5. Connect all interfaces correctly, ensure switching is correct, and heartbeat Interfaces are connected.
  6. Power on both Fortigates at the same time.
  7. Log on to one of the units and identify which of them is the master Fortigate by entering

    FG1# get sys stat

    You should get output that looks like the below. You can see from the output that this unit is the master unit.

    FG1 # get sys stat
    Version: FortiGate-60D v5.0,build0271,140124 (GA Patch 6)
    Virus-DB: 19.00098(2013-09-01 11:46)
    Extended DB: 1.00000(2012-10-17 15:46)
    IPS-DB: 4.00385(2013-08-28 22:38)
    IPS-ETDB: 0.00000(2001-01-01 00:00)
    Serial-Number: FG60D3911452369
    Botnet DB: 1.00229(2013-09-01 11:39)
    BIOS version: 04000007
    Log hard disk: Available
    Internal Switch mode: interface
    Hostname: FG1
    Operation Mode: NAT
    Current virtual domain: root
    Max number of virtual domains: 10
    Virtual domains status: 1 in NAT mode, 0 in TP mode
    Virtual domain configuration: disable
    FIPS-CC mode: disable
    Current HA mode: a-a, master
    Branch point: 271
    Release Version Information: GA Patch 6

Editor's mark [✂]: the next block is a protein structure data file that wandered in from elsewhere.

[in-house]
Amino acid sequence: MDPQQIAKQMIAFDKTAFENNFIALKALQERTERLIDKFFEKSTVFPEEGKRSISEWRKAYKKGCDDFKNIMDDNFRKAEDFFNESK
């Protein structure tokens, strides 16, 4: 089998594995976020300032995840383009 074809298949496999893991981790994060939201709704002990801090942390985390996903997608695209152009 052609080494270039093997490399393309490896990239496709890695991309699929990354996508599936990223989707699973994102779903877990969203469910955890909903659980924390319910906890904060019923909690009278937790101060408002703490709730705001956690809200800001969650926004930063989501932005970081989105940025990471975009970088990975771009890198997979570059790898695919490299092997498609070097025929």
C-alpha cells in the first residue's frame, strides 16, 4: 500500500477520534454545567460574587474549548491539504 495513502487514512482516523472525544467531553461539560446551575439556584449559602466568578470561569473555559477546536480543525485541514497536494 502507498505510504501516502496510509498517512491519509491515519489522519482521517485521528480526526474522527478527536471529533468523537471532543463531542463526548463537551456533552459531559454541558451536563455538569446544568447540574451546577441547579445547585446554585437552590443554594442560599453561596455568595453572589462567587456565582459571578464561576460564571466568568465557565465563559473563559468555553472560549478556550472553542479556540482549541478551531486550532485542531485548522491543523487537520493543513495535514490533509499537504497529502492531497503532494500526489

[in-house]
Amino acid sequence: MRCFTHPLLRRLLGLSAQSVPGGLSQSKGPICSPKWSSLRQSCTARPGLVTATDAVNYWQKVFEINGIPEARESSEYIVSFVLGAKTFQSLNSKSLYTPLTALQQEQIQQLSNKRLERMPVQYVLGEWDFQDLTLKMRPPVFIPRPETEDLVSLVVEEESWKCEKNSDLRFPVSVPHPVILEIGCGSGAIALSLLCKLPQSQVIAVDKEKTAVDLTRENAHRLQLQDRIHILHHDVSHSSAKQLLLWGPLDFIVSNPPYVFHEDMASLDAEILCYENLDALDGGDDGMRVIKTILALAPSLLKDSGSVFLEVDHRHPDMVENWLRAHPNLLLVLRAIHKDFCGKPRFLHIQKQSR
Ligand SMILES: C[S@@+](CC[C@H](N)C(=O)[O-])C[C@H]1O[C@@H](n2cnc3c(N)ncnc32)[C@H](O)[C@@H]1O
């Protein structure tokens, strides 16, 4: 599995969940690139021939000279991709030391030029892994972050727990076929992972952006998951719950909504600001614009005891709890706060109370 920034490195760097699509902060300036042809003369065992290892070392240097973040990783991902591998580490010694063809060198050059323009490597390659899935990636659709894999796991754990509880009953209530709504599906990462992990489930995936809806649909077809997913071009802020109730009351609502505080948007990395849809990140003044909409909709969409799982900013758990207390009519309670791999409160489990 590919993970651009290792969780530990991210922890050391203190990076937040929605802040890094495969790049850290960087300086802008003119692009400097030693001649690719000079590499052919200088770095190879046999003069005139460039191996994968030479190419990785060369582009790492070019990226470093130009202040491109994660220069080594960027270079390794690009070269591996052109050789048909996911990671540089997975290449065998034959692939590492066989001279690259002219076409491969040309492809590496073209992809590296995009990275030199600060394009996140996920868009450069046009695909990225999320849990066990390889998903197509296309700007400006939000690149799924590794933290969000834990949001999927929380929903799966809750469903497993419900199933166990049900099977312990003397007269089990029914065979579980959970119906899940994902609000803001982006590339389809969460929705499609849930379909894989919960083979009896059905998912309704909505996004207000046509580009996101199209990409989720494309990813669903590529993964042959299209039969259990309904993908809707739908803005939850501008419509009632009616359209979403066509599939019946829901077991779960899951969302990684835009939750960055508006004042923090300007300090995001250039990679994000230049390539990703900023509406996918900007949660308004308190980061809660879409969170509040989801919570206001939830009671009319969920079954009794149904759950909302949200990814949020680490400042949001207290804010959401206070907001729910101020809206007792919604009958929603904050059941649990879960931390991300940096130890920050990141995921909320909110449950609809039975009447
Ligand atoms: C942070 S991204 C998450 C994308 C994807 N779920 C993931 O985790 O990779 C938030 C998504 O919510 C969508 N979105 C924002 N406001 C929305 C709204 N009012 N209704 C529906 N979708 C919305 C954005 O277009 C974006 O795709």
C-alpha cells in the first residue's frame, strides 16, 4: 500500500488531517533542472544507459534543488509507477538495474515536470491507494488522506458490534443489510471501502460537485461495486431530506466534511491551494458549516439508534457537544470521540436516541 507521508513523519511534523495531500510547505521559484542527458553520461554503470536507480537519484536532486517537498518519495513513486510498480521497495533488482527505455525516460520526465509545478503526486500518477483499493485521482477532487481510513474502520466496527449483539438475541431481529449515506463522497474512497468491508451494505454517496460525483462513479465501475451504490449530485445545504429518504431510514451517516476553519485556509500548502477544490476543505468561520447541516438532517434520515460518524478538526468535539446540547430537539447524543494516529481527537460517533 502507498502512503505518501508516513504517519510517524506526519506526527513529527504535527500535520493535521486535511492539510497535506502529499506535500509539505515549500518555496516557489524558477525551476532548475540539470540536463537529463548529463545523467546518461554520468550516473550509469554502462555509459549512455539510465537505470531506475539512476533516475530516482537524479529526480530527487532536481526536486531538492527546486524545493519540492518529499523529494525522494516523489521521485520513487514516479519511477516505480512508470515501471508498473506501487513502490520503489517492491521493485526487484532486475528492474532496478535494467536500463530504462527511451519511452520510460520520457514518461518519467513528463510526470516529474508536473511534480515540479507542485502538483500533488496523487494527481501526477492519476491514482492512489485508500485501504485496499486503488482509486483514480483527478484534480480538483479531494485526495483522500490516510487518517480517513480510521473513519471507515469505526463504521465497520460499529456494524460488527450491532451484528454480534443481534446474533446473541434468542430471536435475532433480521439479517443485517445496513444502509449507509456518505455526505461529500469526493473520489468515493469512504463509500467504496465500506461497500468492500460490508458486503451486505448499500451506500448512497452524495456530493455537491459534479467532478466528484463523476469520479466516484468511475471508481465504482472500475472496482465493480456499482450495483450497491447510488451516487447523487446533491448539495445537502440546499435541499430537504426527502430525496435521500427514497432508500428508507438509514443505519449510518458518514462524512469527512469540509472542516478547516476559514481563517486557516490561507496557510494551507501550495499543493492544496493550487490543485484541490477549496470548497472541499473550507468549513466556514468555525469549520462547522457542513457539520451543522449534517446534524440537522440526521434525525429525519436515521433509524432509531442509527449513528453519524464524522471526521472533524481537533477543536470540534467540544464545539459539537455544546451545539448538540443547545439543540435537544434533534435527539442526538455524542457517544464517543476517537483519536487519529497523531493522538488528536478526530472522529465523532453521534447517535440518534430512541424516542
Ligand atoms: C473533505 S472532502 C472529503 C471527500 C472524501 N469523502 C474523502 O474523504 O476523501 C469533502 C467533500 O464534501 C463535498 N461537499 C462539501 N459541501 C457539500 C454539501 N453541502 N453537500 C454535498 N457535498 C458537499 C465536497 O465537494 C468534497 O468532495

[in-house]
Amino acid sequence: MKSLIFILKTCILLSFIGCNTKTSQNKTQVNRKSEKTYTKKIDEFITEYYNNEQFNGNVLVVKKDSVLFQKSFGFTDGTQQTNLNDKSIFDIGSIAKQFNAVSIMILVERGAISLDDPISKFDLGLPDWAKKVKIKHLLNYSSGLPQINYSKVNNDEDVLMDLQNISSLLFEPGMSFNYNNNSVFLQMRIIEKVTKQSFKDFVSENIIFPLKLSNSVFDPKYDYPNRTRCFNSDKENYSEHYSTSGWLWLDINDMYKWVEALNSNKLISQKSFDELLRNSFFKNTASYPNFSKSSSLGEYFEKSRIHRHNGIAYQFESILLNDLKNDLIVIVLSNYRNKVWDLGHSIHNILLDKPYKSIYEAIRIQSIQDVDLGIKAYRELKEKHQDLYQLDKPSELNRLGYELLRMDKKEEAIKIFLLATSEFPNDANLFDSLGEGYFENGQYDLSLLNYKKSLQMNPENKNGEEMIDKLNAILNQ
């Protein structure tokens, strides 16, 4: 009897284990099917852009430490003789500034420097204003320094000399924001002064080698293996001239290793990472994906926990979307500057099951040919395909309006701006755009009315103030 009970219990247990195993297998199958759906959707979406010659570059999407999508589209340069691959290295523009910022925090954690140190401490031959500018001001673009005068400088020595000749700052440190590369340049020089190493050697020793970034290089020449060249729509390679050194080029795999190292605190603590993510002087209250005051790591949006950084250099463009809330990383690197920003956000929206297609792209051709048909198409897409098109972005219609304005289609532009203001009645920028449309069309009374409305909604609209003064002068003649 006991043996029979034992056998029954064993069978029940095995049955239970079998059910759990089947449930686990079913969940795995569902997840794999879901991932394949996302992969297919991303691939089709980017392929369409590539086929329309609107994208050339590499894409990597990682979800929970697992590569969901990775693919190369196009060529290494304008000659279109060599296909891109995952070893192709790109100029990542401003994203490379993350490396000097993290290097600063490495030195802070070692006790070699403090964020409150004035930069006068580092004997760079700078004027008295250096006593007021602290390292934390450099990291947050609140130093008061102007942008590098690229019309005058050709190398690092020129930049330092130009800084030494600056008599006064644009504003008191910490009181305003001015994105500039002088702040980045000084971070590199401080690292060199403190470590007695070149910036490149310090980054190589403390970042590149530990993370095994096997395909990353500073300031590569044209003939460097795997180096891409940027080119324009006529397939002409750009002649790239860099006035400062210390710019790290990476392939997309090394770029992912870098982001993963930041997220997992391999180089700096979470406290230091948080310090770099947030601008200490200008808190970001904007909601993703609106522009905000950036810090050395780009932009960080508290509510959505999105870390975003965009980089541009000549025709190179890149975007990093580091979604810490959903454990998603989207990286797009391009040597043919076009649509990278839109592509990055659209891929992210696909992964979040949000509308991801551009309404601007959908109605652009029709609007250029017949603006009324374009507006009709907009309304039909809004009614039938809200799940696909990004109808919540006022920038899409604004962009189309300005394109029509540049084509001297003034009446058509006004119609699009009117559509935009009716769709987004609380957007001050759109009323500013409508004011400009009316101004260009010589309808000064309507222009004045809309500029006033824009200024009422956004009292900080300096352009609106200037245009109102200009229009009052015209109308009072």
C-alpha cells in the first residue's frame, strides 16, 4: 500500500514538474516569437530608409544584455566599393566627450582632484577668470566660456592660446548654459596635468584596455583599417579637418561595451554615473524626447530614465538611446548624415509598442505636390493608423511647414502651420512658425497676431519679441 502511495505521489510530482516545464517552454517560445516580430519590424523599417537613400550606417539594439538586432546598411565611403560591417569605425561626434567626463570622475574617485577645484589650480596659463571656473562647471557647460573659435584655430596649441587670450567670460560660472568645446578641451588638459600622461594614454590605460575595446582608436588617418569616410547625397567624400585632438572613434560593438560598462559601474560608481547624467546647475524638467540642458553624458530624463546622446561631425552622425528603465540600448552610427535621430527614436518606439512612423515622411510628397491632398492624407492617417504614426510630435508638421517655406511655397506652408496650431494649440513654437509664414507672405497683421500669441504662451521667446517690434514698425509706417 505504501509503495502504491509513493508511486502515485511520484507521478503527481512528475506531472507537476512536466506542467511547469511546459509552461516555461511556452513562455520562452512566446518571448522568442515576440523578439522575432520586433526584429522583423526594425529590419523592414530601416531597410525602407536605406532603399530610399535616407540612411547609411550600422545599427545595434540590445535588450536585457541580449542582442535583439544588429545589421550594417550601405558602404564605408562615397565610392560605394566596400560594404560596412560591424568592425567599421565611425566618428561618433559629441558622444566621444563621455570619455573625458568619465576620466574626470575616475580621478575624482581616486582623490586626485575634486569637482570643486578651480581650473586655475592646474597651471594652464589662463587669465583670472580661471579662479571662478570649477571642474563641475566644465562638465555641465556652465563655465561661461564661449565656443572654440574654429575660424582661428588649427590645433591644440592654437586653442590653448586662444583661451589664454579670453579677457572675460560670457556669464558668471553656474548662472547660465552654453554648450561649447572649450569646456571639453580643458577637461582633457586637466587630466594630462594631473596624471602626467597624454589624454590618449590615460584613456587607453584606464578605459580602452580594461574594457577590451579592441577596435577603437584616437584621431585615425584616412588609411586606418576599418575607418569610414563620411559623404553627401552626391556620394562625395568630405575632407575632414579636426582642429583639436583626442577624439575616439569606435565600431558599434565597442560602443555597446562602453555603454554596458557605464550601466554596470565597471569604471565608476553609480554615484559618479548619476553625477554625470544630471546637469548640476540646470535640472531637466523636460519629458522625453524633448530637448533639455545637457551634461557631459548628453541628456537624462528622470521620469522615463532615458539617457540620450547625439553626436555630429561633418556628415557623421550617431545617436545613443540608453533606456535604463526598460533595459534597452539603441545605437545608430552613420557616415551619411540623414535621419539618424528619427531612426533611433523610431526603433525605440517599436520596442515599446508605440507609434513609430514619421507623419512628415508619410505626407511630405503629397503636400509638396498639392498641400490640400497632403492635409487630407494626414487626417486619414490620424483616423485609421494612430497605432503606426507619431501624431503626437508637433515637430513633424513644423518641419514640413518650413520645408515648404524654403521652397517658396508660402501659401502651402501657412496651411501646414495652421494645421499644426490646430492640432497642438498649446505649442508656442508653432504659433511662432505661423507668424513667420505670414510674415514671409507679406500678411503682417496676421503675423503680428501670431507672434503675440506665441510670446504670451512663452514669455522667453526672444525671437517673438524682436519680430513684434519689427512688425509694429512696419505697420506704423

System time: Mon Mar 15 16:19:18 1996

  8. Test failover using these tests as a bare minimum:
  9. – Power off a Fortigate unit
    – Unplug port1 (production network)
    – Unplug internet connection (wan1)
    – Unplug one of the two heartbeat interfaces

Go forth and ensure you can keep that 99.999999999% uptime 🙂

Fortigate: Configure Interface Mode

Some of the SMB Fortigate units will have default settings that are good for the everyday user. But what if there’s more to life then an in built switch? What if we want to configure, respect and treat all interfaces as their own?

For anyone that has a Fortigate unit and does not want to use the internal switch (factory default), here are quick steps to configure interface mode i.e. all ports are treated as individual interfaces and will need to be configured appropriately:

1. Delete DHCP server entries

FG123456# conf sys dhcp server
FG123456# delete 1
FG123456# end

2. Delete default firewall policy

FG123456# conf firewall policy
FG123456# delete 1
FG123456# end

3. Enable interface mode

FG123456# conf system global
FG123456# set internal-switch-mode interface
FG123456# end

Done and dusted. Now get that config up and ready!